“You have good eyes,” he had said, when he gave me the job. “Such an open, honest look.
I like people who can look you straight in the eye.”
My melancholy gaze wandered farther to the pretty little windows with the white glazing bars and the double panes, where I used to look out over the roofs of the other houses and be able to see the spire of the Church of Saint-Germain and, on spring days, a patch of blue sky. I sighed deeply.
“Now don't get your knickers in a twist, AndrÃ©,” the voice of Adam Goldberg rang out from far away. “We'll sort it out.”
“We'll sort it out” was obviously his motto for life. But not mine. At least, not at this moment.
“Sam owes me a favor anyway,” Adam continued, without noticing that I'd been struck dumb. “He's a good guy, and I'm sure he'll play along if I ask him. I'll ring him this evening and explain everything.”
I wound the telephone cable round my finger without saying anything.
“What would be the best time?” asked Adam.
“Beginning of December,” I muttered, staring at my cable-wound finger.
“So, then we've got more than two weeks!” said Adam happily, to my amazement.
To me, time was inexorable. To him it was an ally.
“I'll call as soon as I've reached my brother. Nothing to get worked up about,” he said. And then my English friend ended our conversation with a little variation on his favorite phrase. “Don't worry. We'll sort it out in no time!”
The rest of the afternoon passed unspectacularly. I tried to work through the pile of manuscripts on my desk but wasn't really able to concentrate.
At one point Gabrielle Mercier dropped in to let me know, with a self-important expression, that after reading the novel by the Italian ice-cream parlor proprietor (beginningâmiddleâend), Monsieur Monsignac saw no hope of ever making a new Donna Leon out of him. “An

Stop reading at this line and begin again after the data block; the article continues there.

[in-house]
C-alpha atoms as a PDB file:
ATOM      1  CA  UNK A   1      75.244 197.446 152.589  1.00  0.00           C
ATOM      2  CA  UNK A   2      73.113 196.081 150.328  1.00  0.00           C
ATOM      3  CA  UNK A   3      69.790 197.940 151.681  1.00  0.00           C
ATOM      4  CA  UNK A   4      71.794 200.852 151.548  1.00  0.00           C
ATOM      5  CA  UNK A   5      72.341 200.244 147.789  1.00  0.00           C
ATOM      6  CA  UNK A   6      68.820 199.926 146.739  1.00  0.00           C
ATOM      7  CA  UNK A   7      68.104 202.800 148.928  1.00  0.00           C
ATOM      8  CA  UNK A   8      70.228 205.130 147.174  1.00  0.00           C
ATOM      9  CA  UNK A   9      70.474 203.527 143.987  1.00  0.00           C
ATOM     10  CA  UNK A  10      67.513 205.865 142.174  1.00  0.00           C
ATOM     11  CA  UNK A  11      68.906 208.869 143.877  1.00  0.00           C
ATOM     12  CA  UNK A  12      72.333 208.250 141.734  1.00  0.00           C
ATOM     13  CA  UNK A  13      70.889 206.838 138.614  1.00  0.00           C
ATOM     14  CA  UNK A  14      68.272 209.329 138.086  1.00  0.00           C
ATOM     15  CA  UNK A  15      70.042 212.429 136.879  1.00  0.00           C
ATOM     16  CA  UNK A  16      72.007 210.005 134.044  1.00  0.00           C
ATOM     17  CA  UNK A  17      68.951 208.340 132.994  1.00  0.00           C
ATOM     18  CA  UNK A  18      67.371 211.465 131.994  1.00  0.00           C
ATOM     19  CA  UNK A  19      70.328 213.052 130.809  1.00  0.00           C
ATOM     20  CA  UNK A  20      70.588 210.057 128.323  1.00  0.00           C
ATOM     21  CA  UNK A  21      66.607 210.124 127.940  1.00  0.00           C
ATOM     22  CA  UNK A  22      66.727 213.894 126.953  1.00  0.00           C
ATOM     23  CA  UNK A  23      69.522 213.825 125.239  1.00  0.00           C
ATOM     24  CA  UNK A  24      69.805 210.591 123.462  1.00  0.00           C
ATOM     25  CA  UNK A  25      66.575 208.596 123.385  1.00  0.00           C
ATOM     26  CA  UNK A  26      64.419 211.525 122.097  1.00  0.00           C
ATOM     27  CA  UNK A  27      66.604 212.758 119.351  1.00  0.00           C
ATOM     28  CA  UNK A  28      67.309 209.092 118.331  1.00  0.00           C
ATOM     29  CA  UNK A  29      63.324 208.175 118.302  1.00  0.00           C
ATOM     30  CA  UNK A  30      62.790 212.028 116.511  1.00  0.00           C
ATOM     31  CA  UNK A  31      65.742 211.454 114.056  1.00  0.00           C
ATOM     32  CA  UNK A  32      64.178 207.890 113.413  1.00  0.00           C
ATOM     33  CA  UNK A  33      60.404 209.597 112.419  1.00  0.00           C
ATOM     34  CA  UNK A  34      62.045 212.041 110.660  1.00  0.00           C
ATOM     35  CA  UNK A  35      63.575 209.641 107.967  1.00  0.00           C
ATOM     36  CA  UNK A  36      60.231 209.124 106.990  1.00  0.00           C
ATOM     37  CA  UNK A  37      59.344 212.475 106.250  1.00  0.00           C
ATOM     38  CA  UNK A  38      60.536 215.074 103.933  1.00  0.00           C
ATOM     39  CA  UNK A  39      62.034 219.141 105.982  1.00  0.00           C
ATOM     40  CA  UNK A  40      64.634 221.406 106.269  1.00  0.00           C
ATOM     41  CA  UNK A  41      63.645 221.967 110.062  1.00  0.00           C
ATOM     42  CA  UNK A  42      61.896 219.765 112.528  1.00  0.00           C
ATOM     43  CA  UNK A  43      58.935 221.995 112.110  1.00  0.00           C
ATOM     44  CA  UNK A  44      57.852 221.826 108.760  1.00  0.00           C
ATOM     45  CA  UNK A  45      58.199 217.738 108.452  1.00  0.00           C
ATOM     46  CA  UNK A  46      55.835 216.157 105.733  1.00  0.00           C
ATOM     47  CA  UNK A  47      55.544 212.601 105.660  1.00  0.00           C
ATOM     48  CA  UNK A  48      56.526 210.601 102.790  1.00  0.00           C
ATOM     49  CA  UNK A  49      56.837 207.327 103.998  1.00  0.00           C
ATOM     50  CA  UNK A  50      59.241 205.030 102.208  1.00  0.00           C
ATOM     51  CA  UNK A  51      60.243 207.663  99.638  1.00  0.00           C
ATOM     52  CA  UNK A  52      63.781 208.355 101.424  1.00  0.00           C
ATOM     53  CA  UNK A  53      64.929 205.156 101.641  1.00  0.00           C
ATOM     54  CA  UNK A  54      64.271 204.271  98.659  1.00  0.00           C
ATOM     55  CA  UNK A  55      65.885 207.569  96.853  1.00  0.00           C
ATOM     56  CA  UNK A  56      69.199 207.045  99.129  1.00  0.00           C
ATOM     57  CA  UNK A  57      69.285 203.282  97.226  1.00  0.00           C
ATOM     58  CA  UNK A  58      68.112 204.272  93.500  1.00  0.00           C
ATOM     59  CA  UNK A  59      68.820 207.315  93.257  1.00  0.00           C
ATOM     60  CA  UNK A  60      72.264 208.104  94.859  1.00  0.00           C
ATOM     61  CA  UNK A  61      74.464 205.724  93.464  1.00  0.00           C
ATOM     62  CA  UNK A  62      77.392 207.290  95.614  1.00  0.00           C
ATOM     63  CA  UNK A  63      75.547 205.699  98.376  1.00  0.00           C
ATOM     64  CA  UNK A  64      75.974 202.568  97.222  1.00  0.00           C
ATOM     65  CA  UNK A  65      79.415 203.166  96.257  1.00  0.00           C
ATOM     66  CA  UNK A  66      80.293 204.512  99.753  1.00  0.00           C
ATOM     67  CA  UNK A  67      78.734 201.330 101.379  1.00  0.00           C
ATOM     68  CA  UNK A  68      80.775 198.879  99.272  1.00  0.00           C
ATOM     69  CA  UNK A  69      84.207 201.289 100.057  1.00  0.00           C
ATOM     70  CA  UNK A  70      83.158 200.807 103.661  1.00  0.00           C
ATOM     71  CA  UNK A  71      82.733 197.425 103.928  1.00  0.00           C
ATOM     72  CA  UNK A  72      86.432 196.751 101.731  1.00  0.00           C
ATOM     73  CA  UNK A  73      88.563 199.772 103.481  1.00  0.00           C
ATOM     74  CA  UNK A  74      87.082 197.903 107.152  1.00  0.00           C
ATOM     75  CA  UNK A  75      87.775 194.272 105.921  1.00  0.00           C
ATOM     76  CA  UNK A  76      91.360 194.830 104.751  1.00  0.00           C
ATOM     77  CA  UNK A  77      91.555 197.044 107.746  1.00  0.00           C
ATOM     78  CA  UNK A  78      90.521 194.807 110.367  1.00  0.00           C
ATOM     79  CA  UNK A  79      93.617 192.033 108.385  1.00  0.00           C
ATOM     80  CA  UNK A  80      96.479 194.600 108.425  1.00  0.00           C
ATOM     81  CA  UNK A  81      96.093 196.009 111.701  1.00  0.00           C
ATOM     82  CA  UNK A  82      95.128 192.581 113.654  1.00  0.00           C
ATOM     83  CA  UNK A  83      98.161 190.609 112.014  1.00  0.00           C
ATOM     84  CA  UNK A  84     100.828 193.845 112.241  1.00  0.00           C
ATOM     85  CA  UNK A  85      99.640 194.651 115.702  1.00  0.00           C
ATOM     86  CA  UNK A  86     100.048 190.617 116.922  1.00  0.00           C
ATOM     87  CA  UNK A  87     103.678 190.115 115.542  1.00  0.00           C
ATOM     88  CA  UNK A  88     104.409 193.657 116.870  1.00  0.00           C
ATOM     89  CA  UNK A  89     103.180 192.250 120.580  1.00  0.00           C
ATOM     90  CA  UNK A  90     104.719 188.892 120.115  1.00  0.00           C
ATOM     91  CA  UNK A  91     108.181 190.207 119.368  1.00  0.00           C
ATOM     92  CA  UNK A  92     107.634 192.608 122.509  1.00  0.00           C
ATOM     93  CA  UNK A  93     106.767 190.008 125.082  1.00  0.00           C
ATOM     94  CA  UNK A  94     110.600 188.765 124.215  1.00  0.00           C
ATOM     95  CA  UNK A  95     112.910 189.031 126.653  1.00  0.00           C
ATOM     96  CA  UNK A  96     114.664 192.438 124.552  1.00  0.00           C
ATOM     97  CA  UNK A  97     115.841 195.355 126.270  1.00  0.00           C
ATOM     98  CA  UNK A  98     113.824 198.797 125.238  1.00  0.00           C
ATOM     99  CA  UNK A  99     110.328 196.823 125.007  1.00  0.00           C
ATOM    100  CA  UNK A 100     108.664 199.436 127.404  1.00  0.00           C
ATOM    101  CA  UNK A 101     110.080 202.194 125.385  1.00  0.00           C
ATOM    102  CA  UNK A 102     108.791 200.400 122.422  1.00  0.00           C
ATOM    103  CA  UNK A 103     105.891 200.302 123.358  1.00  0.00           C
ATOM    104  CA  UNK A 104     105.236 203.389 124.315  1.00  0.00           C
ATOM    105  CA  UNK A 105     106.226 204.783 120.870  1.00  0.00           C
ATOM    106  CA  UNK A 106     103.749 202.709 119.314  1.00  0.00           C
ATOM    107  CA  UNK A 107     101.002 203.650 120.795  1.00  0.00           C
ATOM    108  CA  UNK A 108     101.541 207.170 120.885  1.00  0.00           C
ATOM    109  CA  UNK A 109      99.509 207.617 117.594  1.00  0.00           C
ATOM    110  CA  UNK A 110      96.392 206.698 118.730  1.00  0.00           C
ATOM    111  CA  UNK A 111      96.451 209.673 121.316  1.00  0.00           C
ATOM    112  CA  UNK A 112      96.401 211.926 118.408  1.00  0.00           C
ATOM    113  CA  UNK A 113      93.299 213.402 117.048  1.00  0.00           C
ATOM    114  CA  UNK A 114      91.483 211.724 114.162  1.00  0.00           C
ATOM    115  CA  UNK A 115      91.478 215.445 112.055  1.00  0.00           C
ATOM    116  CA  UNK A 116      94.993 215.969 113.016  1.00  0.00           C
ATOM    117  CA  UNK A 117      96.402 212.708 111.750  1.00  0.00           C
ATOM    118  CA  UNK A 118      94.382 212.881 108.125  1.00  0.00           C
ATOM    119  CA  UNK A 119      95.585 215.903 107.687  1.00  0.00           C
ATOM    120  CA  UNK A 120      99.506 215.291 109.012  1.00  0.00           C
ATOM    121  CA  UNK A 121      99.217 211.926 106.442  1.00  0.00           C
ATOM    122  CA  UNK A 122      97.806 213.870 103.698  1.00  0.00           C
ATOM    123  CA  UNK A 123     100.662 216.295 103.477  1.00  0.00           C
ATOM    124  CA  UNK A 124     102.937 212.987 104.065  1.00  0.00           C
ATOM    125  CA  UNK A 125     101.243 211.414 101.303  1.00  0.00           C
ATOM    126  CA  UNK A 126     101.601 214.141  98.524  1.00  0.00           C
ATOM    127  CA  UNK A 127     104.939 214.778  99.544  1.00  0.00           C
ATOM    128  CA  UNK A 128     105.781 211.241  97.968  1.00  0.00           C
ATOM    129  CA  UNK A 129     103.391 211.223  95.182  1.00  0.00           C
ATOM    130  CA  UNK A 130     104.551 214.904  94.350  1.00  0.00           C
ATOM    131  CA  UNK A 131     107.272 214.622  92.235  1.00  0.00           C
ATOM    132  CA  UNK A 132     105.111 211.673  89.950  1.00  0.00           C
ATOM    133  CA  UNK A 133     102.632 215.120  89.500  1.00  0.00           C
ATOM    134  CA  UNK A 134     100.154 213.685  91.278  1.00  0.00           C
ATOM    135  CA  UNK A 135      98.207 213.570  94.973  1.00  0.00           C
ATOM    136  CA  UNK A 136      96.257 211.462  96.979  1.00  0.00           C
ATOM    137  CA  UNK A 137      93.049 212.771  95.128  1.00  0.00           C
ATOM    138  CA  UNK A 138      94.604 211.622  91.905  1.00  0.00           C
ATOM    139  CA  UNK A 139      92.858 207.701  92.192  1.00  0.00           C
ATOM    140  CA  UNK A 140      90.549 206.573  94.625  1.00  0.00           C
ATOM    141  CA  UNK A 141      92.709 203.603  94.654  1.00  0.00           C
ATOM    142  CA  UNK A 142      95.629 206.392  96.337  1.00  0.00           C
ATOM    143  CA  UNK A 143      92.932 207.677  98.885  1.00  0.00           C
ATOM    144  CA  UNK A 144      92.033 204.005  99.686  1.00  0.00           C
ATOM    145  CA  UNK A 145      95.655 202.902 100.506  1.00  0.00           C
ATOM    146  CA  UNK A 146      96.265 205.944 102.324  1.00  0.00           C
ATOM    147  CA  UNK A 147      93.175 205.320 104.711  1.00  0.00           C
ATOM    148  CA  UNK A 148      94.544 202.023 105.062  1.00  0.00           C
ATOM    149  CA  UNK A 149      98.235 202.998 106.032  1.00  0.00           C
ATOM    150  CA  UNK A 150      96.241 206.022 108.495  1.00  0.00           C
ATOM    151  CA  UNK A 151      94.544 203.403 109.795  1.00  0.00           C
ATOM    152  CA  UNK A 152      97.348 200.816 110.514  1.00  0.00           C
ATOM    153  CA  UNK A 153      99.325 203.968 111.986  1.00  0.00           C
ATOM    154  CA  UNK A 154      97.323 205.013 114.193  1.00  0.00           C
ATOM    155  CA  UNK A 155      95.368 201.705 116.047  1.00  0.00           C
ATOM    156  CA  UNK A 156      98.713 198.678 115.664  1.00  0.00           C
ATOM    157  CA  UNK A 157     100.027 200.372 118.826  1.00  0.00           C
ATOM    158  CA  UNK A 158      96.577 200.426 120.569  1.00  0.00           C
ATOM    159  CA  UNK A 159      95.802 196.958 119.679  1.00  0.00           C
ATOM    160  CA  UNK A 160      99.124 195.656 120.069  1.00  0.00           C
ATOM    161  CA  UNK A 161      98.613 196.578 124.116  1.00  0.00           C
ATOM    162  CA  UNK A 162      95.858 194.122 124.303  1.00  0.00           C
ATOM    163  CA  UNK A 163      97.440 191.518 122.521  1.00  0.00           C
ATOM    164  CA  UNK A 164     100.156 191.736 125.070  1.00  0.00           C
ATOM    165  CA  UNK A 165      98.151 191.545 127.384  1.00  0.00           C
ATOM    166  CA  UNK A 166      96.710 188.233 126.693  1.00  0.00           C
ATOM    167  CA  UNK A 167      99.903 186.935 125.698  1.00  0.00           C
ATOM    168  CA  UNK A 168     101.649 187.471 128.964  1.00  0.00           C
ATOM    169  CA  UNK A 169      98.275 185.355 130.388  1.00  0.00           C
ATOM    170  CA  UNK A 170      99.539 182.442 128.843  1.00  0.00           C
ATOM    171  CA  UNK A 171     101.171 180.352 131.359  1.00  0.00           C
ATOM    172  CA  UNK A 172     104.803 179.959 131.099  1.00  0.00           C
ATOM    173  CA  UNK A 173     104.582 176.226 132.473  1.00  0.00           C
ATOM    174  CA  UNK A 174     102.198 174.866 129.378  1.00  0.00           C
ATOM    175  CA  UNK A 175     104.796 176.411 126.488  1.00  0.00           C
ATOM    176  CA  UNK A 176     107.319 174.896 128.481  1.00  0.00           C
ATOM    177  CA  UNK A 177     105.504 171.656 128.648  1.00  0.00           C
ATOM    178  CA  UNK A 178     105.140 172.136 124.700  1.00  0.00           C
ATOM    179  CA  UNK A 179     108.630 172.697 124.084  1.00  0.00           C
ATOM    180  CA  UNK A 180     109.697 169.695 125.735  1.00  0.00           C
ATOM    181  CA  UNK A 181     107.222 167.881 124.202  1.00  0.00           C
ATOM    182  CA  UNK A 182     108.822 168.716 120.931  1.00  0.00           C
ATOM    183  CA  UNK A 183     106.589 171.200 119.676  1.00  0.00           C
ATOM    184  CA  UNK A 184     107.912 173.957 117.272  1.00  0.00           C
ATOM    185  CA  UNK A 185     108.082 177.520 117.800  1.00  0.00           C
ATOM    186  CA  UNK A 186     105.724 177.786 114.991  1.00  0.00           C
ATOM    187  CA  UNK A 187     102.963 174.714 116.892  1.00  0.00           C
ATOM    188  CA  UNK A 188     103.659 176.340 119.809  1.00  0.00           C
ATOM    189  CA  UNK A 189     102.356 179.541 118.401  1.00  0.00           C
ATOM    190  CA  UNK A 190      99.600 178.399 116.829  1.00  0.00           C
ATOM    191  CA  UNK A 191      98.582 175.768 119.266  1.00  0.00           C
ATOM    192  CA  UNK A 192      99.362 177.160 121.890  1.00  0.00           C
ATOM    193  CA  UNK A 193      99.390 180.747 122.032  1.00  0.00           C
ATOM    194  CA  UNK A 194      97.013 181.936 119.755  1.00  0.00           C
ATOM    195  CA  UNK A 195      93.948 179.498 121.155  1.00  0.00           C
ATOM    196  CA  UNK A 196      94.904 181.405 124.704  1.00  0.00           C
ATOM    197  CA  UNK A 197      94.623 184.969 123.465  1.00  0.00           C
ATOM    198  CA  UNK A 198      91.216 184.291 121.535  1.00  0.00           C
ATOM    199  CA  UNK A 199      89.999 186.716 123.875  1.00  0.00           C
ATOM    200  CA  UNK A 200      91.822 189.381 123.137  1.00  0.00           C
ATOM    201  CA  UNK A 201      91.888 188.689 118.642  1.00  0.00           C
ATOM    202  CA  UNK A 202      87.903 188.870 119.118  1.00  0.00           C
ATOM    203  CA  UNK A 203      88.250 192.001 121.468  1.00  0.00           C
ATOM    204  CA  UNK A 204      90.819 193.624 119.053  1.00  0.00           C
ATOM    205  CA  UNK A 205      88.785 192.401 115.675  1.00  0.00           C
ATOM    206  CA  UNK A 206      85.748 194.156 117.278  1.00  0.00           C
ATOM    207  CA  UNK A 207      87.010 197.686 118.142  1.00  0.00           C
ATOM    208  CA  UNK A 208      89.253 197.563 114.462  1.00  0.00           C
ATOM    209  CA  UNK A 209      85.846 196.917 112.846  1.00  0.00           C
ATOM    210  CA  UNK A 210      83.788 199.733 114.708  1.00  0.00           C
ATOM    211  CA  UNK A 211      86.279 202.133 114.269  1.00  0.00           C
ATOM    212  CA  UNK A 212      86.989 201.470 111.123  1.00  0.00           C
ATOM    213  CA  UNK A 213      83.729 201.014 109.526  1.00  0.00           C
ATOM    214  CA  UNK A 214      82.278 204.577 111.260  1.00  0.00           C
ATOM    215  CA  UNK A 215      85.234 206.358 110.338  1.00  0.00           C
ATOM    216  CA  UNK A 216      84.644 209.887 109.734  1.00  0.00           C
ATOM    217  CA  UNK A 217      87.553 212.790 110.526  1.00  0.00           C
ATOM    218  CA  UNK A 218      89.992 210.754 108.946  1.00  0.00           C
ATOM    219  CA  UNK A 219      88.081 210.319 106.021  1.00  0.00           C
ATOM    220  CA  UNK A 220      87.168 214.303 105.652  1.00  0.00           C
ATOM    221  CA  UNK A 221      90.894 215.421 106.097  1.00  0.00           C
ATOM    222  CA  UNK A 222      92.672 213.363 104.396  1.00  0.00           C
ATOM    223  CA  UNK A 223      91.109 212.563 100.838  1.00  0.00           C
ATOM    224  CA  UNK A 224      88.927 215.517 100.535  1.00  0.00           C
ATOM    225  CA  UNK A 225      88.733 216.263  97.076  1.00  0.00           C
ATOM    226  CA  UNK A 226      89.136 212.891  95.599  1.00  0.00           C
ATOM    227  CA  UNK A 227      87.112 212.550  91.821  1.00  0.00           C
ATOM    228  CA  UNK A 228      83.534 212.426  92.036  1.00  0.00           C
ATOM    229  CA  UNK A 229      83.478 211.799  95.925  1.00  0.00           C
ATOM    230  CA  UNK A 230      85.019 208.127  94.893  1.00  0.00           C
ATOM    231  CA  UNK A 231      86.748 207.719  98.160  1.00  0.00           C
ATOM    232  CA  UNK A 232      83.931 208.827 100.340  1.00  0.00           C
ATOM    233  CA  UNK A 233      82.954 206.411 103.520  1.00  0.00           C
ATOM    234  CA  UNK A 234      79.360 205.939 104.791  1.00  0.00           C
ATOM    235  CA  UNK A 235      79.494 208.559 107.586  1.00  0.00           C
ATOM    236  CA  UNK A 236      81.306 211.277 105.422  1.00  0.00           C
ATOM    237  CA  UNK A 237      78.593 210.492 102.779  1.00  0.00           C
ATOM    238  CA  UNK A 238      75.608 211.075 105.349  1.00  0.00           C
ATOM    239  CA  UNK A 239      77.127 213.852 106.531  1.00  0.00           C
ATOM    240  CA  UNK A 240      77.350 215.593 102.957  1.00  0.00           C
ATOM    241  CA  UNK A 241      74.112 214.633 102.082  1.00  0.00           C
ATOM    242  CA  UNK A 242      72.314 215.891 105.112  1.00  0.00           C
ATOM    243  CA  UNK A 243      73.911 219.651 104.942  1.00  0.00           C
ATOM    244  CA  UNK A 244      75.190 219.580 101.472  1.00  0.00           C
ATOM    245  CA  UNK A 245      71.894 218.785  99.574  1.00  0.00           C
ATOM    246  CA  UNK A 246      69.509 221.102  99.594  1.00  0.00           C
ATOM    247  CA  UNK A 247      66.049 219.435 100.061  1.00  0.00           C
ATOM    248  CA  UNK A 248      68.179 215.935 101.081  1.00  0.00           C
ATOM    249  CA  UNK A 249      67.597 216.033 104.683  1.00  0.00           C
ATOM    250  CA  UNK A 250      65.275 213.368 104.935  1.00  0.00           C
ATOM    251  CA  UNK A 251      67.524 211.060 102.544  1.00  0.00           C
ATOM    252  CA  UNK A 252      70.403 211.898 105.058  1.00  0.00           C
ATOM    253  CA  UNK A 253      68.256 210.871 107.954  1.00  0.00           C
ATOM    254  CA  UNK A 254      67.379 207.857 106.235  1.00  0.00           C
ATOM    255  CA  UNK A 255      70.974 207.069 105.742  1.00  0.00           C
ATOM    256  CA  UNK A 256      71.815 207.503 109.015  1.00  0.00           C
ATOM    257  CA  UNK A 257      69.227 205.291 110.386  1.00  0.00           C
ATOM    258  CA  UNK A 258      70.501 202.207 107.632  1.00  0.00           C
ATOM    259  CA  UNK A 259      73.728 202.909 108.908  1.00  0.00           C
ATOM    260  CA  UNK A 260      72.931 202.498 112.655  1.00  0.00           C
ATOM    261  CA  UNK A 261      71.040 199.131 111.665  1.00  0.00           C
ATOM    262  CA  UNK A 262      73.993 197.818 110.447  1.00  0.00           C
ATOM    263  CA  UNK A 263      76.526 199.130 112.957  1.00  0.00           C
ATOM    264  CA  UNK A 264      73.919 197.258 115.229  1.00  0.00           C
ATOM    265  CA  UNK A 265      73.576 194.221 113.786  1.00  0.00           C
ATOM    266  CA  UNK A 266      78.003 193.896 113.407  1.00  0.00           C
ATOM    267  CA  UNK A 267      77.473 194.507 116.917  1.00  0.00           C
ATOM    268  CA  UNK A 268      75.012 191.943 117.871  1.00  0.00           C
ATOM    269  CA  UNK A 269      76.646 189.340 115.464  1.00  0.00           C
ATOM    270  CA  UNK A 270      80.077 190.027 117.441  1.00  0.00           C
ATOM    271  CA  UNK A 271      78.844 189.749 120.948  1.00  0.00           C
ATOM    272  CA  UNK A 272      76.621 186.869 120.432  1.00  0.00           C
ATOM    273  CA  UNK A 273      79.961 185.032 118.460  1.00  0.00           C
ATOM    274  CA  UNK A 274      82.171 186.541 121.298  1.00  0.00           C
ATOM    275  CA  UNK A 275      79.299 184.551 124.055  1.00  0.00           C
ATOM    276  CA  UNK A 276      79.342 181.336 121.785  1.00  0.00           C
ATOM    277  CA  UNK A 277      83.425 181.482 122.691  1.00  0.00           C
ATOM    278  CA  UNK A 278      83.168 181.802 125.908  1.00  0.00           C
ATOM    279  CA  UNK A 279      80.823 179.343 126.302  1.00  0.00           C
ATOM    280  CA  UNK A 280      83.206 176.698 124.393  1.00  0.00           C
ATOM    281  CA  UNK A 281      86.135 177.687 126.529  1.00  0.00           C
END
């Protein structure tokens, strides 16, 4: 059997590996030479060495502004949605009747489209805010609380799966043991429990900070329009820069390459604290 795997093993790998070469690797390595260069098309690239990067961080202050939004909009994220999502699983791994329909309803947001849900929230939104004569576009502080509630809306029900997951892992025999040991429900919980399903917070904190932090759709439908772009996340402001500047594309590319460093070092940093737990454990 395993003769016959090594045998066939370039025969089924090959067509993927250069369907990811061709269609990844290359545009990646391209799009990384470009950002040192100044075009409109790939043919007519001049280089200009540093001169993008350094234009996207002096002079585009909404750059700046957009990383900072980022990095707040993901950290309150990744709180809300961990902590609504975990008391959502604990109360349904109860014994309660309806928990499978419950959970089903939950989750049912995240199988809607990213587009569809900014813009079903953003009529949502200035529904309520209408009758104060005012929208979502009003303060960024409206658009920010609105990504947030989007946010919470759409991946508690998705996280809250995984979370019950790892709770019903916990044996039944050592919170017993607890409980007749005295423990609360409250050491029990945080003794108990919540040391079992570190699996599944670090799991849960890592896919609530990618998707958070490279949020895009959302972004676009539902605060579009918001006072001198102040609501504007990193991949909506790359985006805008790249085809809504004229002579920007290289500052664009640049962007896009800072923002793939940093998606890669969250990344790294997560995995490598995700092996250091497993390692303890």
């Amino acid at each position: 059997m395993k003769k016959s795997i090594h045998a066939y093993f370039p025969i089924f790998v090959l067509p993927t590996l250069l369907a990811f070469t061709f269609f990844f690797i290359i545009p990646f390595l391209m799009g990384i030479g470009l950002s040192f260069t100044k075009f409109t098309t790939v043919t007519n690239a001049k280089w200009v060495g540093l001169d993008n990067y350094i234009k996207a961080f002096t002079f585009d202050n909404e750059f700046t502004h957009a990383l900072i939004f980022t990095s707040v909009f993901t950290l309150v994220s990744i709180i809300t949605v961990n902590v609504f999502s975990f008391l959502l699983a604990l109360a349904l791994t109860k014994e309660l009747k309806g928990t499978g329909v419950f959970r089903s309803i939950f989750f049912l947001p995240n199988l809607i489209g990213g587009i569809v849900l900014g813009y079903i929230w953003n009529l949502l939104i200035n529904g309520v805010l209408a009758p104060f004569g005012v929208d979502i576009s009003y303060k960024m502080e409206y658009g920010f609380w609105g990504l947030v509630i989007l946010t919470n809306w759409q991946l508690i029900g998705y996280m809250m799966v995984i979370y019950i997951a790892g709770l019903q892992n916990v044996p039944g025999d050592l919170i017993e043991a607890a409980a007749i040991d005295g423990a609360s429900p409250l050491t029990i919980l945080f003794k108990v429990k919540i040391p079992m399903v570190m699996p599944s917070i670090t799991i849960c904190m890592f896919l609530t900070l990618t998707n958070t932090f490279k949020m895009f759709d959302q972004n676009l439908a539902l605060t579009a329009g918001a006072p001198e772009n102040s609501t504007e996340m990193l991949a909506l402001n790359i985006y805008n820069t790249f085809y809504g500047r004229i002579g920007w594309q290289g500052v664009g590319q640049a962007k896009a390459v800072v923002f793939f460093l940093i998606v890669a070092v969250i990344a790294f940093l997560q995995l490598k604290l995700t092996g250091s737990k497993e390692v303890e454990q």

ice-cream parlor proprietor
who writes, that's supposed to be extremely original or what?” Monsignac had said contemptuously. “If you ask meâit's junior high school prose. And not even exciting! Damn cheek asking so much money for it.
Ils sont fous, les Americains!
” Madame Mercier then came to the same conclusionâafter all, she'd been agreeing with the boss for about twenty-five yearsâand so they'd happily agreed that the manuscript could be rejected.
About half past five Madame Petit came in with some letters and contracts that needed signing. Then she wished me good evening and departed with the news that today's mail was in the main office.
“Yes, yes,” I said, nodding my acquiescence. On good days Madame Petit brought my mail in and personally put it on my desk. Usually she'd then ask if I wanted a nice cup of coffee. (“What would you say to a nice cup of coffee, Monsieur Chabanais?”) When she was mad at me, like today, I was obviously not allowed to enjoy this double privilege. Madame Petit was not only a well-built secretary with a bosom that was, in Parisian terms, enormous. She was also a woman of principle.
*Â Â Â *Â Â Â *
Normally I came into the office at about ten and left at half past seven. The lunch break could be quite extensive, especially if I was lunching with an authorâthen it could last until three o'clock.
“Monsieur Chabanais est en rendez-vous,”
Madame Petit would then say busily, if anyone asked for me. After five it would finally get quieter in the offices of Ãditions Opaleâusually a hive of buzzing activityâand then you could get down to some real work. Time flew, and if I had a lot to do it sometimes happened that I looked at my watch to see that it was already almost nine. Today I decided to leave earlier. It had been a tiring day.
I turned off the old radiator beneath the window, shoved Mademoiselle Mirabeau's manuscript in my old briefcase, pulled on the brass chain that dangled from the dark green desk lamp and turned out the light.
“That's enough for today,” I murmured, and pulled my office door shut behind me. But the eternal plan of divine providence had obviously decided that my day was not to end here.
“Excuse me,” said the voice that had got totally on my nerves that afternoon. “But could you tell me where I can find Monsieur Chabanais?”
She stood before me as if she had just emerged from the ground. But it wasn't a crotchety eighty-year-old who was bothering me with her presumably missing letter. A slim young woman with a dark brown woolen coat and suede boots was the possessor of the voice. She had a knitted scarf slung carelessly around her neck. Her hair, longer than shoulder-length, swished and gleamed in the pale light of the lobby like spun gold as she now hesitantly took a step toward me.